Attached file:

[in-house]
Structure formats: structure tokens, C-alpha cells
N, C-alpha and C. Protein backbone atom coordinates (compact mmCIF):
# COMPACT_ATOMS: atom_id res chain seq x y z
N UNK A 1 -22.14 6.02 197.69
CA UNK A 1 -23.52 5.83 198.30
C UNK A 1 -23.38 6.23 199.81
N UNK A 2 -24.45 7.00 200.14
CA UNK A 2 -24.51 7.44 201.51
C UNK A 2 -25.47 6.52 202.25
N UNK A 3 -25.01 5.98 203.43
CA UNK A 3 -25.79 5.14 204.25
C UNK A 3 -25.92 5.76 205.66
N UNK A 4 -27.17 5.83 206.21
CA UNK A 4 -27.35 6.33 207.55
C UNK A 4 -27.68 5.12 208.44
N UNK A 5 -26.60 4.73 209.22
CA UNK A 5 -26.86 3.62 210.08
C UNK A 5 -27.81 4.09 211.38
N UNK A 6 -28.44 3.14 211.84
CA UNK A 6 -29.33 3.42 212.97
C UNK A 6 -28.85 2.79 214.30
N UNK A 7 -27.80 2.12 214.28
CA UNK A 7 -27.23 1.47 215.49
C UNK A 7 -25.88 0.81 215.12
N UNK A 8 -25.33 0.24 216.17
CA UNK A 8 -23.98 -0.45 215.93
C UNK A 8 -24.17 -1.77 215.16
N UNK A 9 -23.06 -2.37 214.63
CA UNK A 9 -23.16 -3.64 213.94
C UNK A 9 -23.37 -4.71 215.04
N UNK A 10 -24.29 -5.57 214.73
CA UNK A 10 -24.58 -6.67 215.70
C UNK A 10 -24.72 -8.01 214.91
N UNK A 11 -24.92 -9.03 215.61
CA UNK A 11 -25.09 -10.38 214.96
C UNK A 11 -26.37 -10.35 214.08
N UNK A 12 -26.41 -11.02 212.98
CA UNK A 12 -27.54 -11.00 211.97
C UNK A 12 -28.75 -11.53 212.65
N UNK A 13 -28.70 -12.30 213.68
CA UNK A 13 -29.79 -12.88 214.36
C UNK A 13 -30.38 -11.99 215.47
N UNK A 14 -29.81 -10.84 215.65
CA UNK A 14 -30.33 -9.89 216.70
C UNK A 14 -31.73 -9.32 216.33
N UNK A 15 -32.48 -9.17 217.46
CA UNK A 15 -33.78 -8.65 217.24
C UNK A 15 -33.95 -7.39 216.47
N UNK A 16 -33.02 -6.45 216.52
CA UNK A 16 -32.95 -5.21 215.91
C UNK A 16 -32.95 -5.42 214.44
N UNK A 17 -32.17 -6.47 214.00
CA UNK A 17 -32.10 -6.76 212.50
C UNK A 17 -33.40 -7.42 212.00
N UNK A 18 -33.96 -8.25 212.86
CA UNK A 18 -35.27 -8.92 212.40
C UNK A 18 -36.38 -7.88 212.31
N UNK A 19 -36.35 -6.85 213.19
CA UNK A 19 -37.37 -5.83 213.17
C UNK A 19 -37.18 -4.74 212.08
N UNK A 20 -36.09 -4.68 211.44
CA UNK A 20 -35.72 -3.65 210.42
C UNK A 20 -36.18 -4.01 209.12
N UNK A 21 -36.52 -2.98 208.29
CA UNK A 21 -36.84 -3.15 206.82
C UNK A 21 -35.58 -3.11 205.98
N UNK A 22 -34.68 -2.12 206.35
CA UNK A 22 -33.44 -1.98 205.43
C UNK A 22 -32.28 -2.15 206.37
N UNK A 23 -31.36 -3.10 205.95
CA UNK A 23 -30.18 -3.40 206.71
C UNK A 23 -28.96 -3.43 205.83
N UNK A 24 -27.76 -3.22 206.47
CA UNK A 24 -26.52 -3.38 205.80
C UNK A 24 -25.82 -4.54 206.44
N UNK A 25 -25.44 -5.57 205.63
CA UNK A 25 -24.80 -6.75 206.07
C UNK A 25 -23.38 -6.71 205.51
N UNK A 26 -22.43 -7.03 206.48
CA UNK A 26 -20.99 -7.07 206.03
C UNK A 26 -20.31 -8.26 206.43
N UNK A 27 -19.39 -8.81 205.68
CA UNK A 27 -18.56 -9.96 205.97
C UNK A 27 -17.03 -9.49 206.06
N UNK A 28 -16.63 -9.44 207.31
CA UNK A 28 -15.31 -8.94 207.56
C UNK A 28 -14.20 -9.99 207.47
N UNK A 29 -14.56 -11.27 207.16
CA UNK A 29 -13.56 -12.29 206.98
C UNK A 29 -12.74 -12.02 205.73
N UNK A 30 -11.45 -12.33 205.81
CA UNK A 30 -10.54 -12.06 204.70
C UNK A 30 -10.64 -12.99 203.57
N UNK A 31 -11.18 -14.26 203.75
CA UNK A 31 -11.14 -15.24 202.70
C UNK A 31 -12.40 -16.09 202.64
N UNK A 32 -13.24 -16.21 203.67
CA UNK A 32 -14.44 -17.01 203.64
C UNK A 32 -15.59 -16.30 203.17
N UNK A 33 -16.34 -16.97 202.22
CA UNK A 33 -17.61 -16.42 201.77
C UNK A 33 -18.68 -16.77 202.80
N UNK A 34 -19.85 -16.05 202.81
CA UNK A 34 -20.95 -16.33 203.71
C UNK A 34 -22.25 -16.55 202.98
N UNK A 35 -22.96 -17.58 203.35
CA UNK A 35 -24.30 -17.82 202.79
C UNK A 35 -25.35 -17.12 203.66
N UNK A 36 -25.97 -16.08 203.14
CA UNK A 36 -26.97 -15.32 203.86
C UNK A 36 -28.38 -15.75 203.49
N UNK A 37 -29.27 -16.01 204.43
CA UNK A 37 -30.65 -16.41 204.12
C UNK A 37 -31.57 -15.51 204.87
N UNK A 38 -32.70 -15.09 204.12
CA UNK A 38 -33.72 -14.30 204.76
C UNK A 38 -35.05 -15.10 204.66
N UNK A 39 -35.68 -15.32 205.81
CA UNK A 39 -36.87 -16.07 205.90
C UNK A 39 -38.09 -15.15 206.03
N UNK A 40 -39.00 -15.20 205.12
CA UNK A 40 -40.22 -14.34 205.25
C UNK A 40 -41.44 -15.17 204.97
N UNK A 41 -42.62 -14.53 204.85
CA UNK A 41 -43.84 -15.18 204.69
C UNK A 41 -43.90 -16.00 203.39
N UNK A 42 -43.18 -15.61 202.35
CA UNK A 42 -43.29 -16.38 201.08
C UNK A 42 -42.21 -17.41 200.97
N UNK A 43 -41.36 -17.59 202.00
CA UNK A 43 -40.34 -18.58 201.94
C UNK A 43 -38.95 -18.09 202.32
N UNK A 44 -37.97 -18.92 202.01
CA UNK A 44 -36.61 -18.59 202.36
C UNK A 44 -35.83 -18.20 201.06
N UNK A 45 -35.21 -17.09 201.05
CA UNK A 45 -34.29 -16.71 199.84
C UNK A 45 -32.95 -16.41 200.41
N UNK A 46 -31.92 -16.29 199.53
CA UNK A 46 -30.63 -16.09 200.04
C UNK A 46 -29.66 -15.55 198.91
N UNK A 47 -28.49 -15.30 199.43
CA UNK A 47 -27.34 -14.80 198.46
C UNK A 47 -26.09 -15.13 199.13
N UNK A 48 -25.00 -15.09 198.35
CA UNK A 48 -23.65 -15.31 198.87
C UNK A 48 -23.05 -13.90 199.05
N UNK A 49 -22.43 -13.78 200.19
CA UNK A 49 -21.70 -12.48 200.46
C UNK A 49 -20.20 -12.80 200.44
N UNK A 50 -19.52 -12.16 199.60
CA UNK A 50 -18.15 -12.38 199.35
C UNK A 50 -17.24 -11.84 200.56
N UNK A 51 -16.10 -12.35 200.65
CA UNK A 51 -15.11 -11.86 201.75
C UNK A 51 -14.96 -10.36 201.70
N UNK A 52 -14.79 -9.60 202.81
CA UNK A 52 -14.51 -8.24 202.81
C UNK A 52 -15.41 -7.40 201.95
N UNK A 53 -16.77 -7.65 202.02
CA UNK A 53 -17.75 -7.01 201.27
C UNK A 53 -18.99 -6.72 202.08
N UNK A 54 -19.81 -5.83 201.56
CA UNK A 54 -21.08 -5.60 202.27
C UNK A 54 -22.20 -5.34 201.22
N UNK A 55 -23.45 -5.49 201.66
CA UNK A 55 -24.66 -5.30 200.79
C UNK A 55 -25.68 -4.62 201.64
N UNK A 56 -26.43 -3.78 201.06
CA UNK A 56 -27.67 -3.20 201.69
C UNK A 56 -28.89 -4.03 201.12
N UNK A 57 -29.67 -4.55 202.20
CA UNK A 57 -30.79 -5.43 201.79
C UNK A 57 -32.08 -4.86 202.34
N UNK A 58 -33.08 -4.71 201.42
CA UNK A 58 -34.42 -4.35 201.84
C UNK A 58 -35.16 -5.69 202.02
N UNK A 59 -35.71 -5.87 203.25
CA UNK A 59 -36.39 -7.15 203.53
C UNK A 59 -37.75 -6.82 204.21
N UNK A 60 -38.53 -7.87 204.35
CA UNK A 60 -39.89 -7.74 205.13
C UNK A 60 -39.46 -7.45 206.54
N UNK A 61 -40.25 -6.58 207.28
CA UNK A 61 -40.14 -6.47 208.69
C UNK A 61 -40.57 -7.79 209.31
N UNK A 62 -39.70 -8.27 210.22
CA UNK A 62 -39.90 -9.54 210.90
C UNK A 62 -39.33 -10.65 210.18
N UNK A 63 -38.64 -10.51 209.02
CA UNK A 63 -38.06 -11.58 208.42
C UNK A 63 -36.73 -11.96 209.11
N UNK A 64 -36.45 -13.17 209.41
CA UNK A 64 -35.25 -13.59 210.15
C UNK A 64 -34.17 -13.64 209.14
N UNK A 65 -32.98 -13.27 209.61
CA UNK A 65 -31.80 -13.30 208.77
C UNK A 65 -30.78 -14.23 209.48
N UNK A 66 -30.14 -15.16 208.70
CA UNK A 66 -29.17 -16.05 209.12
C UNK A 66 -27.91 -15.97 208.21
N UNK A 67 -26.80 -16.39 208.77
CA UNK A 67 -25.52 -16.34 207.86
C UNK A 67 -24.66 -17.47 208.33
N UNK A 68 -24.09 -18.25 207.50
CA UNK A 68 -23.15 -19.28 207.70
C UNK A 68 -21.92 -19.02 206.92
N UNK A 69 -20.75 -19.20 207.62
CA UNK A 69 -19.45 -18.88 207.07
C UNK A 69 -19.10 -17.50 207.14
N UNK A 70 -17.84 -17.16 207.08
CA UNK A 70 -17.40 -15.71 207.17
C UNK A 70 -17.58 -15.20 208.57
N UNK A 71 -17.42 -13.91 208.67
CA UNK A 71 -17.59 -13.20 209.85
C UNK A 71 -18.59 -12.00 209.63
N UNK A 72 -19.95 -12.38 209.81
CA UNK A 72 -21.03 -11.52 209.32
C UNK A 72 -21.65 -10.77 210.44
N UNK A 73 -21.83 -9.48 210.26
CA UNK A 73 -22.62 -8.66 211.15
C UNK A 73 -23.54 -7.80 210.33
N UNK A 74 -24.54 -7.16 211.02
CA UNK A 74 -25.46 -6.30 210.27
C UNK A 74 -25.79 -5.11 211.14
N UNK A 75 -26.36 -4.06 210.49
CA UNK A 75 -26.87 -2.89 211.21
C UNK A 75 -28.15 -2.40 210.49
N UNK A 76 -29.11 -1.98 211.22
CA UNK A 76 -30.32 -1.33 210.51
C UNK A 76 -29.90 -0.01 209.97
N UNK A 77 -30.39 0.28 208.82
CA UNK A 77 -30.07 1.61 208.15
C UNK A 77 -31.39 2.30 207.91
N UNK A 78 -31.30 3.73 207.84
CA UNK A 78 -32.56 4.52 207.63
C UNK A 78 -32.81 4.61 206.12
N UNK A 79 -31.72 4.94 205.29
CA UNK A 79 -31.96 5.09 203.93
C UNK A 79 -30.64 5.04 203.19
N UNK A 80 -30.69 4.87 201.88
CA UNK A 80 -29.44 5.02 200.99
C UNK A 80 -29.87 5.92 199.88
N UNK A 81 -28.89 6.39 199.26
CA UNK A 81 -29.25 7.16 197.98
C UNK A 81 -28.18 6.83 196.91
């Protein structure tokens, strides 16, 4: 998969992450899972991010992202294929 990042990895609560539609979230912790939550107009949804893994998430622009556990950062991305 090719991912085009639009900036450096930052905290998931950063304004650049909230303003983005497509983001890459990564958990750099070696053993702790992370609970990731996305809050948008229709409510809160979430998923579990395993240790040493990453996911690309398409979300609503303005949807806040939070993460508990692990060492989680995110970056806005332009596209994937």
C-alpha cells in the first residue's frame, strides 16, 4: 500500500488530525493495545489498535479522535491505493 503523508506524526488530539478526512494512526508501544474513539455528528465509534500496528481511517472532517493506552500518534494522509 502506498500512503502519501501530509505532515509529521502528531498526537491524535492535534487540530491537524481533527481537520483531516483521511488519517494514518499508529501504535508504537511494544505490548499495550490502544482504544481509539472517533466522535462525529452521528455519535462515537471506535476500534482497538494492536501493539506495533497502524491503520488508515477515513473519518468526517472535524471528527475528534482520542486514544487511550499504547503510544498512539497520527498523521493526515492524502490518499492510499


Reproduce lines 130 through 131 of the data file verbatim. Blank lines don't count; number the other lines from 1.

C UNK A 42 -42.21 -17.41 200.97
N UNK A 43 -41.36 -17.59 202.00